Ron DeSantis is getting *exactly* what he wanted

“It’s outrageous,” Democratic Sen. Bob Menendez of New Jersey said of the move. “They lure people, like human traffickers lure people, to buses and not knowing where they’re going. They have no concern — they’re supposed to be defenders of human life. They have no concern for these people’s lives.”

DeSantis couldn’t have written the script better politically.

The point is that DeSantis made this bet on Martha’s Vineyard solely to draw attention to himself and the Biden administration’s opposition to border policies. To be honest, it was a news story. And it’s not the first time he’s done something like this.

* In the spring of 2022, the DeSantis administration rejected 41% of proposed math textbooks because they allegedly “indoctrinate” children. “Some publishers tried to slap a coat of paint on an old house built on Common Core, and indoctrinate concepts like racial essentialism, especially, oddly enough, to elementary school students,” DeSantis said in a statement explaining the move.
* At a news conference at the University of South Florida earlier this year, DeSantis reprimanded students for wearing masks indoors. “You don’t have to wear those masks,” he said. “I mean, please take them off. Honestly, it’s not doing anything. We have to stop this Covid theater. So if you want to wear it, fine, but it’s ridiculous.”

* DeSantis revoked Disney’s special self-governing status in Florida following criticism of the company’s passage of state legislation banning discussion of gender and sexuality among youth in public schools. “You are a corporation based in Burbank, California, and you will use your economic power to attack parents in my state,” DeSantis said. “We see that as a provocation, and we will fight against it.”

Each of these events made national headlines. Each of them received harsh criticism from the left. And each of them received equal praise from the conservative right.

That’s exactly what Martha’s Vineyard is all about. While DeSantis was blasted by Democrats, he went to defend the right. “DeSantis was right to send migrants to Martha’s Vineyard. We must bring the border crisis to Democrats,” read the Fox News website.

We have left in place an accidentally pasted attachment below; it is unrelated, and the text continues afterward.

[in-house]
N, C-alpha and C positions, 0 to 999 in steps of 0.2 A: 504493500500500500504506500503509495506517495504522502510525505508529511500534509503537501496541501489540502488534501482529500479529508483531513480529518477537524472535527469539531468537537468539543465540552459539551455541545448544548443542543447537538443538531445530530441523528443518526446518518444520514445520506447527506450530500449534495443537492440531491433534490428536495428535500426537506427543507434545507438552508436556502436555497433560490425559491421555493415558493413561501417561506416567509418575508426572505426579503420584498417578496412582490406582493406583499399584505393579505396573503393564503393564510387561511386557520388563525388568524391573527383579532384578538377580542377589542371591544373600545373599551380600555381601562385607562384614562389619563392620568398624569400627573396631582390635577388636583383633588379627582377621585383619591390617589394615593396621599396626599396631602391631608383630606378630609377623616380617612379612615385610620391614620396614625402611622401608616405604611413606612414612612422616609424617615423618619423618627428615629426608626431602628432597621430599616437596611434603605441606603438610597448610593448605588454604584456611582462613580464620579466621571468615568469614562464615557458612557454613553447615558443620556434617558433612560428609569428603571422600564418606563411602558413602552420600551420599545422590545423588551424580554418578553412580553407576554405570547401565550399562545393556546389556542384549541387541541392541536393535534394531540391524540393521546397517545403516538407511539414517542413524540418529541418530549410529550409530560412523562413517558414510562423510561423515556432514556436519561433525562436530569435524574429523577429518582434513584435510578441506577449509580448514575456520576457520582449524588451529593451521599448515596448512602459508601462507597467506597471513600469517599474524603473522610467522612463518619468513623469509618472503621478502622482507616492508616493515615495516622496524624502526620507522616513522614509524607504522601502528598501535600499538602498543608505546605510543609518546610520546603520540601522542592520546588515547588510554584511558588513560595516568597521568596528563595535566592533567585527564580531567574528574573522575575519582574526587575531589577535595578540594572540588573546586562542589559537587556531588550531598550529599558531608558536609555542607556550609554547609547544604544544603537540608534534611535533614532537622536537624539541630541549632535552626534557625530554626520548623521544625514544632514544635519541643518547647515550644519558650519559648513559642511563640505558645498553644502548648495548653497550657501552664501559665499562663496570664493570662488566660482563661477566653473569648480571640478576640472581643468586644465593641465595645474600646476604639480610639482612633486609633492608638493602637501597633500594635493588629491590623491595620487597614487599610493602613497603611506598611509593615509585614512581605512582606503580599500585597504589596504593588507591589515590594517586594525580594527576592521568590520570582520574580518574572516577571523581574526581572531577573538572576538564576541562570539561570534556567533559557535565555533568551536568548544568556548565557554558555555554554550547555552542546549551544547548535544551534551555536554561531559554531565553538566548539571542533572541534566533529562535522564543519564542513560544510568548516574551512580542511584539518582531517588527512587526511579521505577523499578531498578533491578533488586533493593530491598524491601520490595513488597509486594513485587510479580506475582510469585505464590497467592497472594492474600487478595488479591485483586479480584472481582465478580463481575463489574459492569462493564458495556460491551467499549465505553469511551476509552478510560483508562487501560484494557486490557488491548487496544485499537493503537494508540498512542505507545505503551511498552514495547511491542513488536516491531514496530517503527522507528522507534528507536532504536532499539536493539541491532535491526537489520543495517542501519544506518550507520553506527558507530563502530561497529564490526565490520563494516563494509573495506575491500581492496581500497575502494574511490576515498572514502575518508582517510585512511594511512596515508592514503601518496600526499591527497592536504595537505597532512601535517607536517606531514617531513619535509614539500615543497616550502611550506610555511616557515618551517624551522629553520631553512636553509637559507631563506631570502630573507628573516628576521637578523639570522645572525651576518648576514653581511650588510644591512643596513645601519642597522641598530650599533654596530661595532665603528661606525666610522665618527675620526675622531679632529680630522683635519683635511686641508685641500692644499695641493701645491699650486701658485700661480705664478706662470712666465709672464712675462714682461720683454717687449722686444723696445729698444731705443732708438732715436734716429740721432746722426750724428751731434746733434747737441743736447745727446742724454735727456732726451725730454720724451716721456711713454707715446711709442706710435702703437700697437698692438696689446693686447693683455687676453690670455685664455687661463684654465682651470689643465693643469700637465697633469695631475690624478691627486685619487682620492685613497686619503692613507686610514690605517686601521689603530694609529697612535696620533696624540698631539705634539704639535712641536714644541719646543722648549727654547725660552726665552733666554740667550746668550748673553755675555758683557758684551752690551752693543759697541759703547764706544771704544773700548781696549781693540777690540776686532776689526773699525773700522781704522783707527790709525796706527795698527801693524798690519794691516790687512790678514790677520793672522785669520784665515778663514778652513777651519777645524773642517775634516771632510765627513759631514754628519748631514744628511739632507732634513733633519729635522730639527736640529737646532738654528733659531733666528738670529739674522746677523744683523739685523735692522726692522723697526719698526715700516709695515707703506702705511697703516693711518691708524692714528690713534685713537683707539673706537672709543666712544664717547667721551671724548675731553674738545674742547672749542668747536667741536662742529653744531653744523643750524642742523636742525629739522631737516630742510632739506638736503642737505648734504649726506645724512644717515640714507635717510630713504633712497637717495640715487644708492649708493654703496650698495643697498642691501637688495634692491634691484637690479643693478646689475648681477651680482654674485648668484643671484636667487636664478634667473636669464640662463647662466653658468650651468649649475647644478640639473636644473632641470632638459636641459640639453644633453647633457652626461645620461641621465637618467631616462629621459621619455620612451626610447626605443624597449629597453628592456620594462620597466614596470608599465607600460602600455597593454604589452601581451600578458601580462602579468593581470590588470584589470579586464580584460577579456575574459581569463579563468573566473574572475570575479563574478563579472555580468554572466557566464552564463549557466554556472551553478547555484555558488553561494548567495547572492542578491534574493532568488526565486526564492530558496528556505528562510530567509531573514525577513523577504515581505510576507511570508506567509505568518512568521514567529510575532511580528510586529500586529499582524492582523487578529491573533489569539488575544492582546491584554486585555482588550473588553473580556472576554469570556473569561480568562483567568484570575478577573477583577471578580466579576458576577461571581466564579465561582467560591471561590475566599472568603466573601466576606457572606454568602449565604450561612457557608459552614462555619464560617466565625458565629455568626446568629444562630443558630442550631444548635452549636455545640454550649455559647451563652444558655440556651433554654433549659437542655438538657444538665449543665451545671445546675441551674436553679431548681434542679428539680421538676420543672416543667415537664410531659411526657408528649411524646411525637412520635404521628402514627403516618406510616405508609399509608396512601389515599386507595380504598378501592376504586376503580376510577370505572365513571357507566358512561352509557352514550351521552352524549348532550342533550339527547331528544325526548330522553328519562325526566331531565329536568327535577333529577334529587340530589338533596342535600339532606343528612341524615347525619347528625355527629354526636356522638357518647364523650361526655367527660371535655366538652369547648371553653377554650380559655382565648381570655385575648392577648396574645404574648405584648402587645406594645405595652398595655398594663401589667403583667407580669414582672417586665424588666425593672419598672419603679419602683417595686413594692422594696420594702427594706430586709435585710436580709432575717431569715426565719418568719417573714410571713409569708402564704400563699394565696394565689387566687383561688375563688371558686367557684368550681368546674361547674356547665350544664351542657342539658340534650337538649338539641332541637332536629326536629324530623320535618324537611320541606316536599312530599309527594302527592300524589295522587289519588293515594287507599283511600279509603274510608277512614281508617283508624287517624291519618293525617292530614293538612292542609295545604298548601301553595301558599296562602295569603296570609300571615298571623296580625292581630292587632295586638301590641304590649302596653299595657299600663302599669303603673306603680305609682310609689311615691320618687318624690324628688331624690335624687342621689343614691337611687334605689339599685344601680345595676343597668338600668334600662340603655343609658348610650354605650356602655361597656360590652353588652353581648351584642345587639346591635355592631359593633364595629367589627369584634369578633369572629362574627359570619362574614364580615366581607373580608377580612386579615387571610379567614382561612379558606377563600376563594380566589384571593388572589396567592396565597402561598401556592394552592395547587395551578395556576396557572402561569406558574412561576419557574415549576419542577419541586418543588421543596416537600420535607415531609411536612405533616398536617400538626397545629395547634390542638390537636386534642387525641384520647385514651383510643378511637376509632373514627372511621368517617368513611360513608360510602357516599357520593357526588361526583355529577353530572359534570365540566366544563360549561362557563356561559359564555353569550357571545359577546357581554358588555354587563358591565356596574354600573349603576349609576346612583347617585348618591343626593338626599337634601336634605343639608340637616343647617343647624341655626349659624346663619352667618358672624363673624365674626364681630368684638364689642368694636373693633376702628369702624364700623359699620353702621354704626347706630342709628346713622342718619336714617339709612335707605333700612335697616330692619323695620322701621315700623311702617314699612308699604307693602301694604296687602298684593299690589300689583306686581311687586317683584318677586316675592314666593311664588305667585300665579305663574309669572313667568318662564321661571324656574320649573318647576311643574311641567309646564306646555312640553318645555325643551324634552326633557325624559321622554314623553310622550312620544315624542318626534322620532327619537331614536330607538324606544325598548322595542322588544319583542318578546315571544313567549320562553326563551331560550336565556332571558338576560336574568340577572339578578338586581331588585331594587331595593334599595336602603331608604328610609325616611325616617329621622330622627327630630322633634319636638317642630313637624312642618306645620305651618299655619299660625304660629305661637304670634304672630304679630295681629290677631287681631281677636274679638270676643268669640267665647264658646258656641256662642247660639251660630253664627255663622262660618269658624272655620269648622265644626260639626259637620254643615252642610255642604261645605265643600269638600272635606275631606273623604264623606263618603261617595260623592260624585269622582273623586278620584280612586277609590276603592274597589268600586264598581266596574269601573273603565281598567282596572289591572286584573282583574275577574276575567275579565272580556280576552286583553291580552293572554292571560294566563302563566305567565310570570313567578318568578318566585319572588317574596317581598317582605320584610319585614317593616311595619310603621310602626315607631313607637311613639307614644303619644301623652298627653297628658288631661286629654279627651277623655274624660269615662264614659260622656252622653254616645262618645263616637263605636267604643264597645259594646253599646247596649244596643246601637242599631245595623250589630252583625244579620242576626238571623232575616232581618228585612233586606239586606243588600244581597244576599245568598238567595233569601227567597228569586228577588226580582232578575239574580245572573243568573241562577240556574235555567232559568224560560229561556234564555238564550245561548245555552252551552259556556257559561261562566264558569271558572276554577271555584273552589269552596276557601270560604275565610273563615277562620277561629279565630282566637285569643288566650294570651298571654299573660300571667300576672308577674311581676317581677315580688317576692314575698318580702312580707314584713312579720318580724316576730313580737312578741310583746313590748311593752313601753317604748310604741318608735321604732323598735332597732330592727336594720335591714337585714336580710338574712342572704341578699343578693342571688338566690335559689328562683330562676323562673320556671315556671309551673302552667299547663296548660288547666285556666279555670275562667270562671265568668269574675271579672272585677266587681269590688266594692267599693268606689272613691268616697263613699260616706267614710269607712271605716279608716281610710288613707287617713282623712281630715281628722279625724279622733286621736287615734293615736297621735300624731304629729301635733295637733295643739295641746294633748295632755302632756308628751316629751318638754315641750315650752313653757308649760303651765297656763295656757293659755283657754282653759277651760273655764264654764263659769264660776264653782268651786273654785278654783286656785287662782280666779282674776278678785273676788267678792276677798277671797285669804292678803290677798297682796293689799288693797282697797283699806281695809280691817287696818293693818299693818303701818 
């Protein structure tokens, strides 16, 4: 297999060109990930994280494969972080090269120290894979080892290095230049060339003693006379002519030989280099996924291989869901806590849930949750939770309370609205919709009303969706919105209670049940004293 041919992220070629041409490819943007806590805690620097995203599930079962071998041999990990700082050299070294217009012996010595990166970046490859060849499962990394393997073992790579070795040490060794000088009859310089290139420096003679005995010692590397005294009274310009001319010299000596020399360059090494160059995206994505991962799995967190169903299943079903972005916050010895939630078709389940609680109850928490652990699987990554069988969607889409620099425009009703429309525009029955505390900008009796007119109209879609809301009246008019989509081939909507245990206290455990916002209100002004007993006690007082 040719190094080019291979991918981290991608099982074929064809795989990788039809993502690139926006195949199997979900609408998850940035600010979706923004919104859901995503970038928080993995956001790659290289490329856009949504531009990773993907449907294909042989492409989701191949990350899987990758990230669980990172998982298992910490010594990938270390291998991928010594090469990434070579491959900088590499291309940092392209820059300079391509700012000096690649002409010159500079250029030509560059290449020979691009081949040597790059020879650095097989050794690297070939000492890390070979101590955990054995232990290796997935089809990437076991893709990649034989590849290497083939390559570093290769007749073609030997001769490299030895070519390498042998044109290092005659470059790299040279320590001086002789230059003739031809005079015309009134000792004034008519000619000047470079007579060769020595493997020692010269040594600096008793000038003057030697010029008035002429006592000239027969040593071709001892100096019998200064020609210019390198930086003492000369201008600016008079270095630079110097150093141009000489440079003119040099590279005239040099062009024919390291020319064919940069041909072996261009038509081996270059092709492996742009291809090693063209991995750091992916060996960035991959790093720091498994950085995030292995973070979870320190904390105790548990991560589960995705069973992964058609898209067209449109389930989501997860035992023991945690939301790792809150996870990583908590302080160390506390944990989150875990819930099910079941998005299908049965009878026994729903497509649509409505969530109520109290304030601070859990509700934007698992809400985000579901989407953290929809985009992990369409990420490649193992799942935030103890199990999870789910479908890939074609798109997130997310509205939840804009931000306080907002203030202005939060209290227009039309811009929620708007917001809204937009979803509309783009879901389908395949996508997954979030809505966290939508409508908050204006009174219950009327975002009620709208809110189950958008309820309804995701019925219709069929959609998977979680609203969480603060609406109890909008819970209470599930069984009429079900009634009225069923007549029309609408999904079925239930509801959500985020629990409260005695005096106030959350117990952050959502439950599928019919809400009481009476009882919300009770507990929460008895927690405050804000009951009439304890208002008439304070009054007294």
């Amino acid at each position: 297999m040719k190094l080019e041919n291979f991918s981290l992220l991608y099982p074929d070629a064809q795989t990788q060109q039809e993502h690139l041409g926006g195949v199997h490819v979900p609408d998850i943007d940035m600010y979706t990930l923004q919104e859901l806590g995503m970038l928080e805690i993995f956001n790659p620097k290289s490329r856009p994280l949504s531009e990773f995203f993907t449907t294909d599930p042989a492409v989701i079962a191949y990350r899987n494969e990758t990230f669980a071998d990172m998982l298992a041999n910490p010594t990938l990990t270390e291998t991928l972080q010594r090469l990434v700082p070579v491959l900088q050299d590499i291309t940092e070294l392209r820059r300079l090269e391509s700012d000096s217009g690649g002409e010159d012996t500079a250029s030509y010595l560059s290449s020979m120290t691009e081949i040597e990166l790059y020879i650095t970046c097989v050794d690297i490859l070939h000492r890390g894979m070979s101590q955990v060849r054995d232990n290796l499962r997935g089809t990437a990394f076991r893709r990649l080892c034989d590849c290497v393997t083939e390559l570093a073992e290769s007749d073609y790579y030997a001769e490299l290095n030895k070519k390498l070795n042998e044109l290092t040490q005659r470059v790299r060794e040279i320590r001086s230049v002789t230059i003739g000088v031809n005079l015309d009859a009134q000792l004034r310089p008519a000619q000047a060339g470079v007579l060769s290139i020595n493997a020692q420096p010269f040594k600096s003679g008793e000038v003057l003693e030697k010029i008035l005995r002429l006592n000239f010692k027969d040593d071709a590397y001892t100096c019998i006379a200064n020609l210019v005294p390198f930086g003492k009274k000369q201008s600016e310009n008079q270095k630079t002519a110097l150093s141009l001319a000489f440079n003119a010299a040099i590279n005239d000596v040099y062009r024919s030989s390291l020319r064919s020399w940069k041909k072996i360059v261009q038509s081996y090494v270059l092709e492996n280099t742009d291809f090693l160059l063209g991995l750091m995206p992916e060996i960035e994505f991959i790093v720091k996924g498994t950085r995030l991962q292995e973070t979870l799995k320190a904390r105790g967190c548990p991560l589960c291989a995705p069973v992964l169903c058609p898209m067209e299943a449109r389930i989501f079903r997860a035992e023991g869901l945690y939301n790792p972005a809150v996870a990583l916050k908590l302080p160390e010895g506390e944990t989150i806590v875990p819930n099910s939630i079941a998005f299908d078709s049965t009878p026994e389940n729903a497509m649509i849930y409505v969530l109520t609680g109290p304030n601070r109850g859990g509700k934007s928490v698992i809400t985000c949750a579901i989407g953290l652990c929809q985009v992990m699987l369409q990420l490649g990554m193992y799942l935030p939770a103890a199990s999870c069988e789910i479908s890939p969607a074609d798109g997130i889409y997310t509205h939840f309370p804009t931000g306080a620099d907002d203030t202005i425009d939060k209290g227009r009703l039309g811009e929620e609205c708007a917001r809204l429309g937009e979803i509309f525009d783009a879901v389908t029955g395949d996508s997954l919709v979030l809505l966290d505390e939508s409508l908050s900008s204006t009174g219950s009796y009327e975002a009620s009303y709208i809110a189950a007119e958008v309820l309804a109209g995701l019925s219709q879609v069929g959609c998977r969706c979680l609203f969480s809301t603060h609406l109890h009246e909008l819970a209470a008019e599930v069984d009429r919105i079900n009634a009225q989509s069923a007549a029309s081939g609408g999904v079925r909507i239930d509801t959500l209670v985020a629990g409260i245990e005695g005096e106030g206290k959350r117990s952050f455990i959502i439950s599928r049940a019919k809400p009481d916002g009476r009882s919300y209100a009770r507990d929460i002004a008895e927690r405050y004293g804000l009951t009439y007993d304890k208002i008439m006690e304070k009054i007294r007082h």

DeSantis’ anger — on both sides — is the point. He has built a political brand on what he believes to be political correctness and awakening. (DeSantis signed a bill earlier this year “designed to protect Floridians from discrimination and wake up indoctrination”). To maintain and polish that image, he has to do even more outrageous things, like the Martha’s Vineyard movement.

The point is — whether DeSantis likes it or not — his anger machine is moving. By many measures, his knack for stirring up controversy has emerged as the second most popular Republican in the country, behind Donald Trump. He is considered the heavy favorite to win a second term against his Democratic opponent, former Gov. Charlie Crist, in November. And he is considered the only candidate who can credibly challenge Trump in the 2024 Republican primary.

Which is somewhat ironic. As Trump reminds anyone who asks, he helped make DeSantis in 2018 by endorsing him in a primary fight. And DeSantis has quite clearly modeled his approach to politics on the headline-grabbing strategy used by Trump.

In fact, what DeSantis is offering Republican voters is Trumpism without Trumpism. In DeSantis, you get all the vitriol that Trump’s presidential campaign and presidency built on, but without some of the former president’s more embarrassing lapses and personal tics.

And, like Trump, covering DeSantis presents a significant challenge to the media as well. DeSantis – and so does the court – want mainstream media scorn for Martha’s Vineyard-like gambits. He knows that the more negative attention he receives, the more popular he is with the Republican base and the more money he can raise for his future political endeavors.

Not covering someone like DeSantis — the governor of a big state with national ambition — is out of the question. But how DeSantis – and his mistakes – are portrayed by the media needs serious thinking as we approach 2024.